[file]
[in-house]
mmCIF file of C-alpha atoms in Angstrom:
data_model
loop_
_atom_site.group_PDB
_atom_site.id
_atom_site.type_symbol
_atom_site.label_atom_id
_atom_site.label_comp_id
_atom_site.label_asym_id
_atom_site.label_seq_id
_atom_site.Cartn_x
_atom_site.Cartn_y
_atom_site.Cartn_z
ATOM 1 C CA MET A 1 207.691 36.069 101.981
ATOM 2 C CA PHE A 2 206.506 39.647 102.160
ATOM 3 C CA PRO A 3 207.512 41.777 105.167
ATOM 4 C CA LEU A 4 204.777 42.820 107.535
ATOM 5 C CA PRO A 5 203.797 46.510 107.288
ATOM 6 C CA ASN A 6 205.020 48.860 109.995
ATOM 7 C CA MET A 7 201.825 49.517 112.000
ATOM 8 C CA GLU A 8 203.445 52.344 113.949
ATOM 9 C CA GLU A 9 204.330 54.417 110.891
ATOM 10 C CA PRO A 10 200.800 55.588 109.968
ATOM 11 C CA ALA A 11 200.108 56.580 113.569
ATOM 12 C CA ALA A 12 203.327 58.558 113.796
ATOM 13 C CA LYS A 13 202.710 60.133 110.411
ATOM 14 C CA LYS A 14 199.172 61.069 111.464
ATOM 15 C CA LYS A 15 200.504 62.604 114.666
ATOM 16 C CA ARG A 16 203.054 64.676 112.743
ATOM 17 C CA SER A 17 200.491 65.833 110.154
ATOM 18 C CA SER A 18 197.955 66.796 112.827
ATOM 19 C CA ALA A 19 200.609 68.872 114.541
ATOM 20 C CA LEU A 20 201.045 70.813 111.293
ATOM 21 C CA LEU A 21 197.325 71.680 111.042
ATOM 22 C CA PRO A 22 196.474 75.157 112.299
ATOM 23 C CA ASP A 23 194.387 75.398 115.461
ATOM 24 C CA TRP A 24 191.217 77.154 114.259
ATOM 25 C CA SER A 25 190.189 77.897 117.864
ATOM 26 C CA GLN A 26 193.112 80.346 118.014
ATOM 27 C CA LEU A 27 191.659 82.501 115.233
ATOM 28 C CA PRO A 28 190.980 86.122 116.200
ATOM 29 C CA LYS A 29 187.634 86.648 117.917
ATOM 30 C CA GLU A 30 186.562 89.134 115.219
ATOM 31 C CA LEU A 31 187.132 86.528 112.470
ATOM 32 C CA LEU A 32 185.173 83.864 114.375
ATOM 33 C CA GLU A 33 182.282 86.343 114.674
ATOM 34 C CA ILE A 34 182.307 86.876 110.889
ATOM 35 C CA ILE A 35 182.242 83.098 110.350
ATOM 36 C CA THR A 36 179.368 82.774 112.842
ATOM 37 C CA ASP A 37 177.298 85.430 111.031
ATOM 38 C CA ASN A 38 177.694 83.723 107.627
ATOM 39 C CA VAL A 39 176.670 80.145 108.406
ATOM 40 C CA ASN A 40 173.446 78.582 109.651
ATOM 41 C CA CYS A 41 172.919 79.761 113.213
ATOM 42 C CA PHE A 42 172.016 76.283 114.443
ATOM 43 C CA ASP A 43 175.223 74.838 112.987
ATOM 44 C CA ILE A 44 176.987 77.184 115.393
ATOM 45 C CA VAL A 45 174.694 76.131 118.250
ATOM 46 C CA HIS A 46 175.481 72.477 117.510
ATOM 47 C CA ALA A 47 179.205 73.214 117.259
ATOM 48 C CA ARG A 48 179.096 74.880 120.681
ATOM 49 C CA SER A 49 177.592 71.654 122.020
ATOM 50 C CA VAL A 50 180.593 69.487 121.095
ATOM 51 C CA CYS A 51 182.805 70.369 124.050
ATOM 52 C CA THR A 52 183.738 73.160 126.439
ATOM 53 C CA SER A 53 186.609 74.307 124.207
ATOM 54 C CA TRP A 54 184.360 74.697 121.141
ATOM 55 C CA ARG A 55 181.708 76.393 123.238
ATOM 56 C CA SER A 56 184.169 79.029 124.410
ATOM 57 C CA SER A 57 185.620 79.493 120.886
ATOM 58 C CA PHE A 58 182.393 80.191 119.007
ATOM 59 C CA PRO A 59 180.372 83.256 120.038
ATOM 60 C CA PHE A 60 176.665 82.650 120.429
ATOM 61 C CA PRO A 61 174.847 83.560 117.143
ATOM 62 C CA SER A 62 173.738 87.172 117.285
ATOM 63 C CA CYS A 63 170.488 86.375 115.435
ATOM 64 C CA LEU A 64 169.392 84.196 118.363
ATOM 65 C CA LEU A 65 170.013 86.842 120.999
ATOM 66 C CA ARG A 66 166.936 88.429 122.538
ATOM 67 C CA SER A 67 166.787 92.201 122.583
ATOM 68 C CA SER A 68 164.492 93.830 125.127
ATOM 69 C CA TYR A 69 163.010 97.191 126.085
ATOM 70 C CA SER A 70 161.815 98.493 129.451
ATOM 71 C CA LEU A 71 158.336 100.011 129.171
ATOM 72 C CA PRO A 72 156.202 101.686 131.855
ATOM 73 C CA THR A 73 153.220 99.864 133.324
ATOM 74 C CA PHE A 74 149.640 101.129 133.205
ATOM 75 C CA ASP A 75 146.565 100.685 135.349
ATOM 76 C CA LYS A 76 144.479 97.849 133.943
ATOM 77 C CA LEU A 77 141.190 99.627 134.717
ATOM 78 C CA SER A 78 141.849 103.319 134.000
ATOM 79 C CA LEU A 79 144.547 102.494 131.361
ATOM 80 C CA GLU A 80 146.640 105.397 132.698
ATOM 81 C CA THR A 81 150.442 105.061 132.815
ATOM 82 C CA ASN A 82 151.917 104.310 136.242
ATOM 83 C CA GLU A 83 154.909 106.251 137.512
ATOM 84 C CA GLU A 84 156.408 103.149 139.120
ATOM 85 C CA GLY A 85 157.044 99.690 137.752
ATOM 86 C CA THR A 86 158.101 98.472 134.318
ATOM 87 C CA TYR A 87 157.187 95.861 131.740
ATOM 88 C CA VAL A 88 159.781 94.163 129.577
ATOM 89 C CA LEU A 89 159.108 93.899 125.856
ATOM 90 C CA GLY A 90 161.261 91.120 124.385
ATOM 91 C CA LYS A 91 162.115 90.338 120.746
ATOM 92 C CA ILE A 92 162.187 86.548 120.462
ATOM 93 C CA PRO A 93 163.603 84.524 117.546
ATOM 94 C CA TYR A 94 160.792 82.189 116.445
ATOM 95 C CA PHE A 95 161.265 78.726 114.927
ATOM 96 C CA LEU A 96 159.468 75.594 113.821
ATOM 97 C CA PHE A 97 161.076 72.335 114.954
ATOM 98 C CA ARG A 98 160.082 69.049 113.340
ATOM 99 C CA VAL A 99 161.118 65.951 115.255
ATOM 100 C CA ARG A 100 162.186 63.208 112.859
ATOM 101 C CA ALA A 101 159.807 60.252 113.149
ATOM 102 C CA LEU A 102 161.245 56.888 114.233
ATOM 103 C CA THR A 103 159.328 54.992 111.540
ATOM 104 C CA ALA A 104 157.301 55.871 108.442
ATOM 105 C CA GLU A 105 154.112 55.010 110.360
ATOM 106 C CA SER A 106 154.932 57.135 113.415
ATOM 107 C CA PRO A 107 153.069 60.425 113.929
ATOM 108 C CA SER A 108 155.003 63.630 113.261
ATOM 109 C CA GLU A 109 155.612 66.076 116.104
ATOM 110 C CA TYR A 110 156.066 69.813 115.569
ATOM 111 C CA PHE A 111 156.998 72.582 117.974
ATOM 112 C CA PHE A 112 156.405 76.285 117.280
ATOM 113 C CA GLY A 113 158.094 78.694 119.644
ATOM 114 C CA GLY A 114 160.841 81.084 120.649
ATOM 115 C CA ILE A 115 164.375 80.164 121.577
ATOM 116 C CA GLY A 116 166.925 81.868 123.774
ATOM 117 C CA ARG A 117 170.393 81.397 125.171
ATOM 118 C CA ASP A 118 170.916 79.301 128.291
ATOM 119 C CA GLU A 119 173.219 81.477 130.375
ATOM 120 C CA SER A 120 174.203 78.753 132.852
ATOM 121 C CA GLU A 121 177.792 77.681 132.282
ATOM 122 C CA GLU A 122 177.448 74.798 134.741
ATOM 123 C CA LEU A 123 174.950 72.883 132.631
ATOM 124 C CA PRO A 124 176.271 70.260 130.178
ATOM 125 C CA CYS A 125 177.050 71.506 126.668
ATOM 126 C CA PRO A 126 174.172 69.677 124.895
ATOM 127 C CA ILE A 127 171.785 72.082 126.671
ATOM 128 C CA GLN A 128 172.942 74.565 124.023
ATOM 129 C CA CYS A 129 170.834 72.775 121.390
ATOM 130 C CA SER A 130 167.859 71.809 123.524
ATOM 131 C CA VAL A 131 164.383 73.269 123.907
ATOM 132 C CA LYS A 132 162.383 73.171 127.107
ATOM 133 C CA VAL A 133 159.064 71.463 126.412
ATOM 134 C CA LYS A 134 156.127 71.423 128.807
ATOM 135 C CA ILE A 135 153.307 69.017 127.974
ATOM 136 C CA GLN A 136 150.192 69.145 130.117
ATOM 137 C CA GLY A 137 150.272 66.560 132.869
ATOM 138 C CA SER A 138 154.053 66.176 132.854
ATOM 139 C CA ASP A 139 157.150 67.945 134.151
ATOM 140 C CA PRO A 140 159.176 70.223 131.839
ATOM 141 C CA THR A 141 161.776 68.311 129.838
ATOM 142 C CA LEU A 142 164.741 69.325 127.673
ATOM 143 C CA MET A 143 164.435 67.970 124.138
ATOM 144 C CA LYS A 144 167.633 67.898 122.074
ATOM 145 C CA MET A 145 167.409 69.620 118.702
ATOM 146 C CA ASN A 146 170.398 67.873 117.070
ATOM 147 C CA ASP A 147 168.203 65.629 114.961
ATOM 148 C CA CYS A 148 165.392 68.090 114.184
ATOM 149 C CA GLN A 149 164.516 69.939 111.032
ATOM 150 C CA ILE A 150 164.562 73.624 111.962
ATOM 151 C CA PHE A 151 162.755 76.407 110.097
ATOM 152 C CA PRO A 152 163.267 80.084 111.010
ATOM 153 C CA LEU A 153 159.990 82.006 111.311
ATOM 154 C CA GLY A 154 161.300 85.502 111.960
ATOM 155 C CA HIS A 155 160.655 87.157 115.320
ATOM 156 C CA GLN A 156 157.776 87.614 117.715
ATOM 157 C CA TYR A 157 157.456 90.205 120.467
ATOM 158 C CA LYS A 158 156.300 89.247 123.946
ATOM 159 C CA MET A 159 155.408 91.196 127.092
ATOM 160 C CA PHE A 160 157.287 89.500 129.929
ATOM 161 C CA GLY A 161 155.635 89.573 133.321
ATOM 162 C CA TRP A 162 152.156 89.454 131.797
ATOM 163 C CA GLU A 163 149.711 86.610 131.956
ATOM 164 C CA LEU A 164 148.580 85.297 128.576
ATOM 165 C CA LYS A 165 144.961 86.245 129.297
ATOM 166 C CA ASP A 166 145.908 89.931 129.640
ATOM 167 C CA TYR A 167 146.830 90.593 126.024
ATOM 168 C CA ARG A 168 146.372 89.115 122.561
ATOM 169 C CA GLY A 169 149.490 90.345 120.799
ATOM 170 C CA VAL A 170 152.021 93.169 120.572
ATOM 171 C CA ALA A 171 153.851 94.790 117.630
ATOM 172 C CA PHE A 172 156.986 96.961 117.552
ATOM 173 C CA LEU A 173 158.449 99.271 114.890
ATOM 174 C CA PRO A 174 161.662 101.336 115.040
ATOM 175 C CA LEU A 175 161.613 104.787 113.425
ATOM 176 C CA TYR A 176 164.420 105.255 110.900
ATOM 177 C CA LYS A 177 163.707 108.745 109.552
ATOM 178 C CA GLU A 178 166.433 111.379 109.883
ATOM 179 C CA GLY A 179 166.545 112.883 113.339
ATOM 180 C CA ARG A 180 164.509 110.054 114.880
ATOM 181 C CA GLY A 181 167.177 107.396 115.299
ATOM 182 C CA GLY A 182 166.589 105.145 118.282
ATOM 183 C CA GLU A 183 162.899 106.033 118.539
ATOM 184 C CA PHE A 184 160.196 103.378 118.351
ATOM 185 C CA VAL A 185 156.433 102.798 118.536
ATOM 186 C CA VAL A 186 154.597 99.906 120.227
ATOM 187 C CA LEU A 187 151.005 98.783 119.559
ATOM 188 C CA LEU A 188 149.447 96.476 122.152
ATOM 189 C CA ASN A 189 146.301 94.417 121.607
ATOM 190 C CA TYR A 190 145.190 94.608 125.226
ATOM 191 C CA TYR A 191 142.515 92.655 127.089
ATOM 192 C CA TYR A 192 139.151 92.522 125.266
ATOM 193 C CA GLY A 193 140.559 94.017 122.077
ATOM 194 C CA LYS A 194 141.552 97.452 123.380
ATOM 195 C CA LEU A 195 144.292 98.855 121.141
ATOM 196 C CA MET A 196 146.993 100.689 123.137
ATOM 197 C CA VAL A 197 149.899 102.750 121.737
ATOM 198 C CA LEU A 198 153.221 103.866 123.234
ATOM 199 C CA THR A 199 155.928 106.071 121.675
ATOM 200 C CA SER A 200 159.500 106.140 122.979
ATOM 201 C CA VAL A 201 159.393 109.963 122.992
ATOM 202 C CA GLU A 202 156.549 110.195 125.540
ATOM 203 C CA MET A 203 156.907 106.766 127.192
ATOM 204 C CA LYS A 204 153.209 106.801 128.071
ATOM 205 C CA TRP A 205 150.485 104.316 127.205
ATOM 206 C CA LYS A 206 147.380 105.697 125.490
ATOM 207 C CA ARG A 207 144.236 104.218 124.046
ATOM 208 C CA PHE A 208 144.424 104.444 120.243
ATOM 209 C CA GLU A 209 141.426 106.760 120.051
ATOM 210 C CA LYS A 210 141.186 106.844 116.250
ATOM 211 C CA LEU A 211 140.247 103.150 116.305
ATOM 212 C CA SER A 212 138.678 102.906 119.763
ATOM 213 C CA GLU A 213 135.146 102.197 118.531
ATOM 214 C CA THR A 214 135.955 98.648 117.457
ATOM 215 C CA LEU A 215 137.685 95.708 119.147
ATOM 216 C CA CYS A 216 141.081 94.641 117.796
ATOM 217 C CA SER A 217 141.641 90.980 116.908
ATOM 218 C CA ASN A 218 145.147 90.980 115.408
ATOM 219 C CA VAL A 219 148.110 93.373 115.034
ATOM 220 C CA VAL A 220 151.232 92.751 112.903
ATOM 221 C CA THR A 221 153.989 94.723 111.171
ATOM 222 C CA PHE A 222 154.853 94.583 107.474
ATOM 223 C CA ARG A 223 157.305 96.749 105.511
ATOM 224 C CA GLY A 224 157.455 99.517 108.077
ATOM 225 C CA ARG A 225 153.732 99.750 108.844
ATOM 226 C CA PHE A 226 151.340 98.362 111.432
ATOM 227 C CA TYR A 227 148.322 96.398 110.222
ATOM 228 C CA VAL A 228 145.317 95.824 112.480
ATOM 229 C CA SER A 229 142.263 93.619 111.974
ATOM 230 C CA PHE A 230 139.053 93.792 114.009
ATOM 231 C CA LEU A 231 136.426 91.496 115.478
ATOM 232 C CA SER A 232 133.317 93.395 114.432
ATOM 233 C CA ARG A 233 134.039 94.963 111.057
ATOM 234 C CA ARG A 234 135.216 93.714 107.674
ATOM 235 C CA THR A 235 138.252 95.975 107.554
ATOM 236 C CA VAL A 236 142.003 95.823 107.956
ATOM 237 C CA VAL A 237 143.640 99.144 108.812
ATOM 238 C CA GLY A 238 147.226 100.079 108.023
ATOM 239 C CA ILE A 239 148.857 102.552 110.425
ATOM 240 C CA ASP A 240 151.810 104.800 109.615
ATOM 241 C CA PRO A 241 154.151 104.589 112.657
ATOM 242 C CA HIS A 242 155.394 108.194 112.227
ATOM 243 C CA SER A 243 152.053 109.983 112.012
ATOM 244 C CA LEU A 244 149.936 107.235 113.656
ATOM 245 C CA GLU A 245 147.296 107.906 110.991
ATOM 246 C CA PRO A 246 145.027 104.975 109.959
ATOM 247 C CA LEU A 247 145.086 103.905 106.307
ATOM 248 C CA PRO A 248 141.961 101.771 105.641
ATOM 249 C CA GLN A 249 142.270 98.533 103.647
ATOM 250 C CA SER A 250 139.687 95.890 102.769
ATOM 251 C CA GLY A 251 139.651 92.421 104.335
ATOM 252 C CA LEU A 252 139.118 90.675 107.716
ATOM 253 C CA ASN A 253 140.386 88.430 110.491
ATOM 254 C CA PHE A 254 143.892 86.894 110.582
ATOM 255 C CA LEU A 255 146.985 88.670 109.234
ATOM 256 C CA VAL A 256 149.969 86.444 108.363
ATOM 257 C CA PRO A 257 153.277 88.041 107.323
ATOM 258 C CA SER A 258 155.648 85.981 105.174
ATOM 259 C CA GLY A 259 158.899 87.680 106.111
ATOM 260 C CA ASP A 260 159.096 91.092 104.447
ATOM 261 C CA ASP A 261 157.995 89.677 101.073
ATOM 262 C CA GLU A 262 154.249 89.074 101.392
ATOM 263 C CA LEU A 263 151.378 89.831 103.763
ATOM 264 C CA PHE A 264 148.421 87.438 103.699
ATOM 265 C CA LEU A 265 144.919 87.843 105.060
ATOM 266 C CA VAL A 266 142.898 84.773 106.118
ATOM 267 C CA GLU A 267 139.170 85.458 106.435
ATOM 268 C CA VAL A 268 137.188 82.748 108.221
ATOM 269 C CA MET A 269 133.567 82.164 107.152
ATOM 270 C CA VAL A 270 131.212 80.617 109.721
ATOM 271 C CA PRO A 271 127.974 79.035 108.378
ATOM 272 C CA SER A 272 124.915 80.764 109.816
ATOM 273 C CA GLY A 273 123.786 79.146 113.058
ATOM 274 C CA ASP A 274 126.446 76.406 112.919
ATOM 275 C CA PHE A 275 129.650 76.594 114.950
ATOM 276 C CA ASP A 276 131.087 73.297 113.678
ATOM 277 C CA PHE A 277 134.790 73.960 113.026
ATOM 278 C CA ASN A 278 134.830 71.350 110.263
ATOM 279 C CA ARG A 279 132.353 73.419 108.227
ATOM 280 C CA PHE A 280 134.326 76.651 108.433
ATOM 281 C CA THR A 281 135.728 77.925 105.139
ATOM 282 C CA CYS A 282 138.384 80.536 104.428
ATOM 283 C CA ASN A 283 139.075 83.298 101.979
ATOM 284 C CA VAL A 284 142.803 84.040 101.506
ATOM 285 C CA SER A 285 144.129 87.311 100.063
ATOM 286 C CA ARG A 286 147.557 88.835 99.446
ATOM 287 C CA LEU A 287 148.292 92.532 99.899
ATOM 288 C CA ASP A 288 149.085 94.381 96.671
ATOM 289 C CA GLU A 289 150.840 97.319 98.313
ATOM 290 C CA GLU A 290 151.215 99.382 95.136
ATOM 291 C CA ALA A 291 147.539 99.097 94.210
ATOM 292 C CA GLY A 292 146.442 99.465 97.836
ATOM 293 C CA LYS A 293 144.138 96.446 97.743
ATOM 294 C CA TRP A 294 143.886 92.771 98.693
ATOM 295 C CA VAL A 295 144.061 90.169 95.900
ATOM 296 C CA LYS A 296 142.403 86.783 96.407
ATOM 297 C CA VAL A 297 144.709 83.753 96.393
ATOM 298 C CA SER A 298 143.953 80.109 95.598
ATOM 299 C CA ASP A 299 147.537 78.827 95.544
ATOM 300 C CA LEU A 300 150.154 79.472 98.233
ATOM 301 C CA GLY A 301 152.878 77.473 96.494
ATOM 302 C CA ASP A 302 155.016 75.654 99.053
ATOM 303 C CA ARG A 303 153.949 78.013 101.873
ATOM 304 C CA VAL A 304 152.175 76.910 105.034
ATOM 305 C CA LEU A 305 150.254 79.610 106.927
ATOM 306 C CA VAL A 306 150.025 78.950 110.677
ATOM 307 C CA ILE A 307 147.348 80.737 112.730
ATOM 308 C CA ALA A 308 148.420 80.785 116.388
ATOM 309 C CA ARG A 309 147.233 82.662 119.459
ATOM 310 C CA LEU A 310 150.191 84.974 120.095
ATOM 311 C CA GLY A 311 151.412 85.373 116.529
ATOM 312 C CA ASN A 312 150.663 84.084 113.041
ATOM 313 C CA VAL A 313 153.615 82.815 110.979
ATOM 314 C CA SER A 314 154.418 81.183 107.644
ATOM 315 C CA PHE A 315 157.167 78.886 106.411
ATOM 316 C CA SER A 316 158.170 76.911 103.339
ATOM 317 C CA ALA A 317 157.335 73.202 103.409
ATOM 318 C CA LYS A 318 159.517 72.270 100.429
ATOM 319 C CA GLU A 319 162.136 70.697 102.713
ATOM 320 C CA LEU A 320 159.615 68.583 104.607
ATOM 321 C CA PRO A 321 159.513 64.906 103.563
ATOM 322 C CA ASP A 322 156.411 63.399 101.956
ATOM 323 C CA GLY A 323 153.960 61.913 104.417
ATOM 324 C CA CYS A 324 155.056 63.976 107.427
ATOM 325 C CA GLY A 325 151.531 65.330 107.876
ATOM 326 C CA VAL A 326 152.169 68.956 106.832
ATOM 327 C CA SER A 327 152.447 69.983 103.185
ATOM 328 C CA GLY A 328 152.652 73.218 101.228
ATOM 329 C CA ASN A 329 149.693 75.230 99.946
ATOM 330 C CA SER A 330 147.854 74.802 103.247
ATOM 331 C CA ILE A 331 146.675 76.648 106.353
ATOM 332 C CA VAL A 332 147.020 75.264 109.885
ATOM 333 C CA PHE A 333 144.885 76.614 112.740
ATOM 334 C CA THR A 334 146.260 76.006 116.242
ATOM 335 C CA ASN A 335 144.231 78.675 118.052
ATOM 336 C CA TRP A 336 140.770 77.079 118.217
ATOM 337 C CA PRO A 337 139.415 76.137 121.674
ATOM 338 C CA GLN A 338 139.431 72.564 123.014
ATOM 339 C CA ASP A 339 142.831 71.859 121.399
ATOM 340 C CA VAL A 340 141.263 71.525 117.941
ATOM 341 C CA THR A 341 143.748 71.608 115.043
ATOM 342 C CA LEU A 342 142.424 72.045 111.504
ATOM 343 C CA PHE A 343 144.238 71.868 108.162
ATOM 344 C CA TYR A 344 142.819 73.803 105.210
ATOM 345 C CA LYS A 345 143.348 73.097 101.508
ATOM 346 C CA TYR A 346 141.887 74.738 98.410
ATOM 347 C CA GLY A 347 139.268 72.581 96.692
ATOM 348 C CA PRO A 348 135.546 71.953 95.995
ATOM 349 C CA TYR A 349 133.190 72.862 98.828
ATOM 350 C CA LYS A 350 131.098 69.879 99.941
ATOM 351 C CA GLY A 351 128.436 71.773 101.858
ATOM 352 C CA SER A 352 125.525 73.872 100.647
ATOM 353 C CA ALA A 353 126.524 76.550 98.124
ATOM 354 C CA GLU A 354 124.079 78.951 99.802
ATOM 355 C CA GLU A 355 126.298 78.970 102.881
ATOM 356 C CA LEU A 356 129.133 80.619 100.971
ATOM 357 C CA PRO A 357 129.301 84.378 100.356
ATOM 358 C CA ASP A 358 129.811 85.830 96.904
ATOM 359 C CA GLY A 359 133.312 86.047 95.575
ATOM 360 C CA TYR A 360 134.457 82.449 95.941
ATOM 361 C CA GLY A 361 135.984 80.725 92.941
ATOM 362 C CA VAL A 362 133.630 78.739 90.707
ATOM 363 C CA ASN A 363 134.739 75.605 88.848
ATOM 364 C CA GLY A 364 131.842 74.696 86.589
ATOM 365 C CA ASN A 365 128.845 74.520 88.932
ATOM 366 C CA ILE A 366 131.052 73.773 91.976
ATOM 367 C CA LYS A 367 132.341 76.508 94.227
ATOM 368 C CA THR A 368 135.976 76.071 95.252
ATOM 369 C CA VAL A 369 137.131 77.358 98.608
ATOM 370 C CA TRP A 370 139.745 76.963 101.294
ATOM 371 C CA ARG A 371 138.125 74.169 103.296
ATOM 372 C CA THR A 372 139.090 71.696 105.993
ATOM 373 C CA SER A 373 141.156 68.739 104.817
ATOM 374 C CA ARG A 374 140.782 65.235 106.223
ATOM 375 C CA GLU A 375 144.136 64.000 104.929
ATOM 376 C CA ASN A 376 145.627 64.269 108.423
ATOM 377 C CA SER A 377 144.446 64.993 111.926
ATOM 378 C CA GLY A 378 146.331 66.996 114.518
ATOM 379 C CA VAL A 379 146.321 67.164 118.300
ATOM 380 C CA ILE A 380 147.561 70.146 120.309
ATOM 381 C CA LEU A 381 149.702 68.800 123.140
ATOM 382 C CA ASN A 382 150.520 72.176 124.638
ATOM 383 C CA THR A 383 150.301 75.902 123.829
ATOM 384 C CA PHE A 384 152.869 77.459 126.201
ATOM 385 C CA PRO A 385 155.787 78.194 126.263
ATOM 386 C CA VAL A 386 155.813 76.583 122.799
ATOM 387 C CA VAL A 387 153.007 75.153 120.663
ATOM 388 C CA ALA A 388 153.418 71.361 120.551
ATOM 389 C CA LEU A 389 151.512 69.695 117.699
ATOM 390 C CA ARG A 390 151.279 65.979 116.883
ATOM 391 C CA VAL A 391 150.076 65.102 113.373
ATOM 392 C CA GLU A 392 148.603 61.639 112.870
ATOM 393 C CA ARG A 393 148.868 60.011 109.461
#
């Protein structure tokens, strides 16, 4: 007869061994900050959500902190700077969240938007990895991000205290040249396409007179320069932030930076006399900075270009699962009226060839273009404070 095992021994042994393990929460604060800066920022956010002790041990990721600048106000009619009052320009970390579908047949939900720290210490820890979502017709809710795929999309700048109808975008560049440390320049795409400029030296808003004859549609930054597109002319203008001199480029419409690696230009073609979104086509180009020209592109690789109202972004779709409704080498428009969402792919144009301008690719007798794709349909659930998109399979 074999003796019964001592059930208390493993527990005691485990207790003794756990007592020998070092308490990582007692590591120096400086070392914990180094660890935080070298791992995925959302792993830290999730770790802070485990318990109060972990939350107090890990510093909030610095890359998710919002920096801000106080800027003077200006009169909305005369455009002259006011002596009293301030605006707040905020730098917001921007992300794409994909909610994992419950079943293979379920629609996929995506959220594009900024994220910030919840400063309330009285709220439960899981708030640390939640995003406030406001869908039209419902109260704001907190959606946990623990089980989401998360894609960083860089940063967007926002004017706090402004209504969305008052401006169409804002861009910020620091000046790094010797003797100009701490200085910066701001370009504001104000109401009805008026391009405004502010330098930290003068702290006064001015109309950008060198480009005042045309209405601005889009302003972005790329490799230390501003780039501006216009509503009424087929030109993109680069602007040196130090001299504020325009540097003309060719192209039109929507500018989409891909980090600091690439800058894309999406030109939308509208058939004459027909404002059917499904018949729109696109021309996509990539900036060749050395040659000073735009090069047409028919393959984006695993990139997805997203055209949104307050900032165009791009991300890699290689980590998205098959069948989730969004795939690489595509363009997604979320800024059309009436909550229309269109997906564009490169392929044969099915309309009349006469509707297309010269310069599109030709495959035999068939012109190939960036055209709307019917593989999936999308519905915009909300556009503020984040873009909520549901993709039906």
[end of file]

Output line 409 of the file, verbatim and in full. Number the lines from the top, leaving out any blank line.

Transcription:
């Protein structure tokens, strides 16, 4: 007869061994900050959500902190700077969240938007990895991000205290040249396409007179320069932030930076006399900075270009699962009226060839273009404070 095992021994042994393990929460604060800066920022956010002790041990990721600048106000009619009052320009970390579908047949939900720290210490820890979502017709809710795929999309700048109808975008560049440390320049795409400029030296808003004859549609930054597109002319203008001199480029419409690696230009073609979104086509180009020209592109690789109202972004779709409704080498428009969402792919144009301008690719007798794709349909659930998109399979 074999003796019964001592059930208390493993527990005691485990207790003794756990007592020998070092308490990582007692590591120096400086070392914990180094660890935080070298791992995925959302792993830290999730770790802070485990318990109060972990939350107090890990510093909030610095890359998710919002920096801000106080800027003077200006009169909305005369455009002259006011002596009293301030605006707040905020730098917001921007992300794409994909909610994992419950079943293979379920629609996929995506959220594009900024994220910030919840400063309330009285709220439960899981708030640390939640995003406030406001869908039209419902109260704001907190959606946990623990089980989401998360894609960083860089940063967007926002004017706090402004209504969305008052401006169409804002861009910020620091000046790094010797003797100009701490200085910066701001370009504001104000109401009805008026391009405004502010330098930290003068702290006064001015109309950008060198480009005042045309209405601005889009302003972005790329490799230390501003780039501006216009509503009424087929030109993109680069602007040196130090001299504020325009540097003309060719192209039109929507500018989409891909980090600091690439800058894309999406030109939308509208058939004459027909404002059917499904018949729109696109021309996509990539900036060749050395040659000073735009090069047409028919393959984006695993990139997805997203055209949104307050900032165009791009991300890699290689980590998205098959069948989730969004795939690489595509363009997604979320800024059309009436909550229309269109997906564009490169392929044969099915309309009349006469509707297309010269310069599109030709495959035999068939012109190939960036055209709307019917593989999936999308519905915009909300556009503020984040873009909520549901993709039906």